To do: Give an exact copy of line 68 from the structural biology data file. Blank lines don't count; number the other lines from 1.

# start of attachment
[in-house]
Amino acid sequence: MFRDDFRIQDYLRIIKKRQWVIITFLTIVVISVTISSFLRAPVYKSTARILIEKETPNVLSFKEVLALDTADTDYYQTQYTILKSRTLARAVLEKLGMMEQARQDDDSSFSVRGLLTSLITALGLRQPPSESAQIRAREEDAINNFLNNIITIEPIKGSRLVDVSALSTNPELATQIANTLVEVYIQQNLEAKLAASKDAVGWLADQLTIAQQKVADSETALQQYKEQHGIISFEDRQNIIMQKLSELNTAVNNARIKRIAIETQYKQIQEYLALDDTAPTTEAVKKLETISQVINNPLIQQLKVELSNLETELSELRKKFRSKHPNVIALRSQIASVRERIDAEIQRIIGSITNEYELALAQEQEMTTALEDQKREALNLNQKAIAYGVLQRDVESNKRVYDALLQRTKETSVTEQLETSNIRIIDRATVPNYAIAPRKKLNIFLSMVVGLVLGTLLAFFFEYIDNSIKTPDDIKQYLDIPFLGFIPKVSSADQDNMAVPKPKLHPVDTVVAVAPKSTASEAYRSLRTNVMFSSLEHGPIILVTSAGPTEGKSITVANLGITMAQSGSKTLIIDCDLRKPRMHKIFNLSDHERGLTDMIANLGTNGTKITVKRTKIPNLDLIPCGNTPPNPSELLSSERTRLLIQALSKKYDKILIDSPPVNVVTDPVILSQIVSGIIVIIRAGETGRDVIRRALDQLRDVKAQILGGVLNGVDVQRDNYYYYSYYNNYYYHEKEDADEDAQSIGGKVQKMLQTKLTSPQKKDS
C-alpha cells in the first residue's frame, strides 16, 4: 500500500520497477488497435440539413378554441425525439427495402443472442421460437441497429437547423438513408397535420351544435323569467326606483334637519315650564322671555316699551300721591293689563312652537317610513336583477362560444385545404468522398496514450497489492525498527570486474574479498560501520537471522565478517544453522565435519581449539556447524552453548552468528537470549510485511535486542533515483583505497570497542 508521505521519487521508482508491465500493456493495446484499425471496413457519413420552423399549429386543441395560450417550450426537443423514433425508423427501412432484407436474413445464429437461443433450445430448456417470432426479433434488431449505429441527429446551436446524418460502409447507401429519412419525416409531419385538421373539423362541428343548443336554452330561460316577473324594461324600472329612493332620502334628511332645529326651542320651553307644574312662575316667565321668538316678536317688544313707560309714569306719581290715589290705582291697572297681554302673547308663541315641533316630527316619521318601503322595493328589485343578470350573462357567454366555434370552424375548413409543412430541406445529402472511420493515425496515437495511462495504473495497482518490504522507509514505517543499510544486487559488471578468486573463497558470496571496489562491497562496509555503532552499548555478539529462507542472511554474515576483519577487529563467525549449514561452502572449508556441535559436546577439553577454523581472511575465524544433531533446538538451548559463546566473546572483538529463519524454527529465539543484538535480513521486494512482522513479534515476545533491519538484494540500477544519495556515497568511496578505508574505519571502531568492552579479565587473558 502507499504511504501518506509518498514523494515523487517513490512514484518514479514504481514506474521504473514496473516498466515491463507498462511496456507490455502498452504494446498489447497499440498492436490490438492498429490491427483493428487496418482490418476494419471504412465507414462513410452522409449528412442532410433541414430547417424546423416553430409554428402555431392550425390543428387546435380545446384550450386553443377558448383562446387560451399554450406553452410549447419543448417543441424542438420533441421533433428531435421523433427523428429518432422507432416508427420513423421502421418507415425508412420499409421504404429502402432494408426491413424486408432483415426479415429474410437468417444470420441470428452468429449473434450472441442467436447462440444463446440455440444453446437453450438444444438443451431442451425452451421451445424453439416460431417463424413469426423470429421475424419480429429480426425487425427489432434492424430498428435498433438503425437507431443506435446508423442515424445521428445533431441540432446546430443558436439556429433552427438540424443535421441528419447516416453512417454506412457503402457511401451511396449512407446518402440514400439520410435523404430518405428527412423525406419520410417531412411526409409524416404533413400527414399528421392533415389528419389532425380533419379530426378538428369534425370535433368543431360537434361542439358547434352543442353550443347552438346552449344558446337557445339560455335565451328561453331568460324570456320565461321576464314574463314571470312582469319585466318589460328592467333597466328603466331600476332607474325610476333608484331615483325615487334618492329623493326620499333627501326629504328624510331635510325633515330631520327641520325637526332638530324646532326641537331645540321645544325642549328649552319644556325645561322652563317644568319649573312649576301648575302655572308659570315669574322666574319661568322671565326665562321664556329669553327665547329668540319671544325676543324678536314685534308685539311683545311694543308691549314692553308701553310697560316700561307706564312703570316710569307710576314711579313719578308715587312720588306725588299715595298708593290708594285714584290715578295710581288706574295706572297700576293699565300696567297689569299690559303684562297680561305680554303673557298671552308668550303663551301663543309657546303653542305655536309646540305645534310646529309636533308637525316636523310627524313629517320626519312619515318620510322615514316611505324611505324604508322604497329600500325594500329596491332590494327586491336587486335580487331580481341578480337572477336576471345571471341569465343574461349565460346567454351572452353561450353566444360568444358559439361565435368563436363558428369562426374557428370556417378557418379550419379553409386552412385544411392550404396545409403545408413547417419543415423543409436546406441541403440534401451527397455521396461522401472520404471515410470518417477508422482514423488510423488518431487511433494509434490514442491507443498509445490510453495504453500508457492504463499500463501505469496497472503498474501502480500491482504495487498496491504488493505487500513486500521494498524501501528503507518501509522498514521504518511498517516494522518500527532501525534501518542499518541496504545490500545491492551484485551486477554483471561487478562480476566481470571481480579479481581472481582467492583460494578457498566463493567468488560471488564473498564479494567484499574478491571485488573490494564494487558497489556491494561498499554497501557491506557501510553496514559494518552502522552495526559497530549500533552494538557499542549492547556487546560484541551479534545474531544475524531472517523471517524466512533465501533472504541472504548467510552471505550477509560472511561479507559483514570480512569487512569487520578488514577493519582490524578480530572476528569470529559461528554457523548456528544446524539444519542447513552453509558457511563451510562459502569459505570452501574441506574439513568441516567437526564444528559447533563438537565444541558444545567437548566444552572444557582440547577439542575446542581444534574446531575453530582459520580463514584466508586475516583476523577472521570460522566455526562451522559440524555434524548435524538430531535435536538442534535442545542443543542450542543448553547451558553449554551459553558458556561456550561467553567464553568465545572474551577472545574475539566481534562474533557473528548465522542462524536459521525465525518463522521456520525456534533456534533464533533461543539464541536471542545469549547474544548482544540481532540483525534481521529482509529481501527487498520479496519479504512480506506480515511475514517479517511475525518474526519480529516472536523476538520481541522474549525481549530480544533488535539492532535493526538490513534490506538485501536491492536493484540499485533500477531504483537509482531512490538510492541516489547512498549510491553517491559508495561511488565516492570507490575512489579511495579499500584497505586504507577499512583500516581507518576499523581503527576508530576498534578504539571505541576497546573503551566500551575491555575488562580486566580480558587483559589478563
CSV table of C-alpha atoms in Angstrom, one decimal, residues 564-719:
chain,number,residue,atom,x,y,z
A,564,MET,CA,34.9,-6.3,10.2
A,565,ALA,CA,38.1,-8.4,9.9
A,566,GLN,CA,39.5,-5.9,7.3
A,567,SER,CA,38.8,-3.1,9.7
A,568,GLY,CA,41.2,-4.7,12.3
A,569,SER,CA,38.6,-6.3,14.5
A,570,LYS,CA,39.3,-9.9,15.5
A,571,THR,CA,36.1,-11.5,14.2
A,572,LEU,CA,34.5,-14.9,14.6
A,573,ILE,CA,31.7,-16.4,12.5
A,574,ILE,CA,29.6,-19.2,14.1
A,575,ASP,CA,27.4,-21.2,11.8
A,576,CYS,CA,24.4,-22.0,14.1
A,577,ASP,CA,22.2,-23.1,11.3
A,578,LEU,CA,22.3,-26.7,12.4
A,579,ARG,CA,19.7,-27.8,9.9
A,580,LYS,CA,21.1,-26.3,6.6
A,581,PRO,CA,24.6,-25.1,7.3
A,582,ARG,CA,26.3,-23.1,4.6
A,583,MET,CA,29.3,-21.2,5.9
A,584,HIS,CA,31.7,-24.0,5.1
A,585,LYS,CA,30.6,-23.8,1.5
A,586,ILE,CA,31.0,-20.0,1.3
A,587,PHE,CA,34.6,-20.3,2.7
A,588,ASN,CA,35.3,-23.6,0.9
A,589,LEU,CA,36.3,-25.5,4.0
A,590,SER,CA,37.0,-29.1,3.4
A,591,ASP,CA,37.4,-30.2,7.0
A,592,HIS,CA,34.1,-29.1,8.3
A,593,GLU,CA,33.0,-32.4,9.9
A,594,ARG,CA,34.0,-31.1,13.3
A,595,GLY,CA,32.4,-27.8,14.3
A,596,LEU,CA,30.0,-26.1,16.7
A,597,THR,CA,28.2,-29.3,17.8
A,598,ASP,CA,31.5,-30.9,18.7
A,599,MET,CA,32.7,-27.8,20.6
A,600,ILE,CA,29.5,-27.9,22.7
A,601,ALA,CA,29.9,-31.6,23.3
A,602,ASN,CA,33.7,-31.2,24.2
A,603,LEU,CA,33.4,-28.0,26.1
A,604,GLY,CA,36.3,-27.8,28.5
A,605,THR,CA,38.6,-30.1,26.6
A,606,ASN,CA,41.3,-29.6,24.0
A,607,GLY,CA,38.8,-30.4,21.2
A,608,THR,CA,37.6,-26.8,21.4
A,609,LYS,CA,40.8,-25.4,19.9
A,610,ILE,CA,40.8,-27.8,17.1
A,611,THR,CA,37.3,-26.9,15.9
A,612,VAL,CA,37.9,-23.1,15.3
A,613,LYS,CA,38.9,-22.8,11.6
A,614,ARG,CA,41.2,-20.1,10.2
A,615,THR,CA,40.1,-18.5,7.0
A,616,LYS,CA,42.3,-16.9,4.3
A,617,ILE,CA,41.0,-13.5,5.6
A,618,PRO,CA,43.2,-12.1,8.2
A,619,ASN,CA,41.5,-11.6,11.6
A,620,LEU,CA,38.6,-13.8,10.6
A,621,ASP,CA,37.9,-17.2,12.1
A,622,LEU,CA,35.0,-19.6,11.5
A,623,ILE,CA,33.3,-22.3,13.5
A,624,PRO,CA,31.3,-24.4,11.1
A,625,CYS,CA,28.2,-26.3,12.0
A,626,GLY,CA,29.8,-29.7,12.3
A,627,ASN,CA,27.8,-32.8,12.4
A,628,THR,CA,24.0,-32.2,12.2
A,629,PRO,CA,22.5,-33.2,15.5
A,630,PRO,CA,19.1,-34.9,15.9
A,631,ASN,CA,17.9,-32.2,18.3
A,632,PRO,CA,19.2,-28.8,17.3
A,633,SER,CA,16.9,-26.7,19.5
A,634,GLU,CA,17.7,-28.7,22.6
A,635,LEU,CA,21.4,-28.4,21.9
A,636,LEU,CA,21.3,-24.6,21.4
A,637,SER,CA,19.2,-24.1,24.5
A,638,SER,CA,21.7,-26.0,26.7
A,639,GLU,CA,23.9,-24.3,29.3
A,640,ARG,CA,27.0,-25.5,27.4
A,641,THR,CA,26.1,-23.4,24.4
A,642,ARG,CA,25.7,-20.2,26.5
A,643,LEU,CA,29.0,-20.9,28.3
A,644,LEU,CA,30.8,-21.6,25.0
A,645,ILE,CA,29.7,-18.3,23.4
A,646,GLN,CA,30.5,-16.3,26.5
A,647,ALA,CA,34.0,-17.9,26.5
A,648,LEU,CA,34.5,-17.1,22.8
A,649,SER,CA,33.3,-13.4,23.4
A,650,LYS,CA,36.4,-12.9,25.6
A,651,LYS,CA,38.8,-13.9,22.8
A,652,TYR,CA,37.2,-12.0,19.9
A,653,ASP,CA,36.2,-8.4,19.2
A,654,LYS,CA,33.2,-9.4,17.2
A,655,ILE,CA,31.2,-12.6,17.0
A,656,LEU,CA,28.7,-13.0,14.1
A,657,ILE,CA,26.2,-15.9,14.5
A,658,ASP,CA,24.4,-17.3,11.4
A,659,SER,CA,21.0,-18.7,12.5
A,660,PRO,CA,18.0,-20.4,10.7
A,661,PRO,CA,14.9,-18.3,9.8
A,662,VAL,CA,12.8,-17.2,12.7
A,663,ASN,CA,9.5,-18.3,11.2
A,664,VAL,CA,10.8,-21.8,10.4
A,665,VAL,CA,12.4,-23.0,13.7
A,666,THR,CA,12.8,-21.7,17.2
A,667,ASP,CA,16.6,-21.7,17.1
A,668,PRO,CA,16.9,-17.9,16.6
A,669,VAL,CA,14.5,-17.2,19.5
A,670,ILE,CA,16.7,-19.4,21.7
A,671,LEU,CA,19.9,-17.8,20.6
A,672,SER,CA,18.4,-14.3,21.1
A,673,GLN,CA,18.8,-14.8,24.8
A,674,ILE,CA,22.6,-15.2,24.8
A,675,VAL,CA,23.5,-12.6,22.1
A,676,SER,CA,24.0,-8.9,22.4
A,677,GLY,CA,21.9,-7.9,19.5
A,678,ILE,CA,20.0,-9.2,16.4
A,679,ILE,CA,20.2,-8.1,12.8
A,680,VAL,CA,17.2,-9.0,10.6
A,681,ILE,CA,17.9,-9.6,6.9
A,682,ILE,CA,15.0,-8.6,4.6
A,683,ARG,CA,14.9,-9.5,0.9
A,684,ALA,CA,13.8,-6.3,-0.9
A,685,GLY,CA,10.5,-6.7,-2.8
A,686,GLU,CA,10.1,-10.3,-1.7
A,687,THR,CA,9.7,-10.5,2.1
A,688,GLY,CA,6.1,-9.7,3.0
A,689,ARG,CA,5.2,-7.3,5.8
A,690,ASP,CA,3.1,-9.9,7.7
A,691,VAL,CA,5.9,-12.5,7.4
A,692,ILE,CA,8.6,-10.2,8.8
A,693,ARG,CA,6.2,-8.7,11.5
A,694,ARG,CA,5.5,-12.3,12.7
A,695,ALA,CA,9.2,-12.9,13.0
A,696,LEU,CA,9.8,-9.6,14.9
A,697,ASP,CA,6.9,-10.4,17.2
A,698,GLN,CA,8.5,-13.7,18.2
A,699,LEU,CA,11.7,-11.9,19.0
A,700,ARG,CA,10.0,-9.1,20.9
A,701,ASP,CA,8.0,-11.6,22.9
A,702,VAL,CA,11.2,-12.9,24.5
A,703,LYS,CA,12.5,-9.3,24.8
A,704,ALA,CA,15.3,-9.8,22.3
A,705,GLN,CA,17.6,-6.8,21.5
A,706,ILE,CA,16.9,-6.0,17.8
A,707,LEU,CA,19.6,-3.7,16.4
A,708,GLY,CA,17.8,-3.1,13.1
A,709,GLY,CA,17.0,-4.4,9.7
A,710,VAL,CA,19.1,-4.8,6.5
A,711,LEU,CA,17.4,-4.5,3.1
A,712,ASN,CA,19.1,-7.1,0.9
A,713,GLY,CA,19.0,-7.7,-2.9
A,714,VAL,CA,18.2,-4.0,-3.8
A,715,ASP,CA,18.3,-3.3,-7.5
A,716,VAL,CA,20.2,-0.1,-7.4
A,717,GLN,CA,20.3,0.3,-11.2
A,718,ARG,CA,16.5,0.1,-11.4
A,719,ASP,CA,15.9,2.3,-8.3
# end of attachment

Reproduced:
A,626,GLY,CA,29.8,-29.7,12.3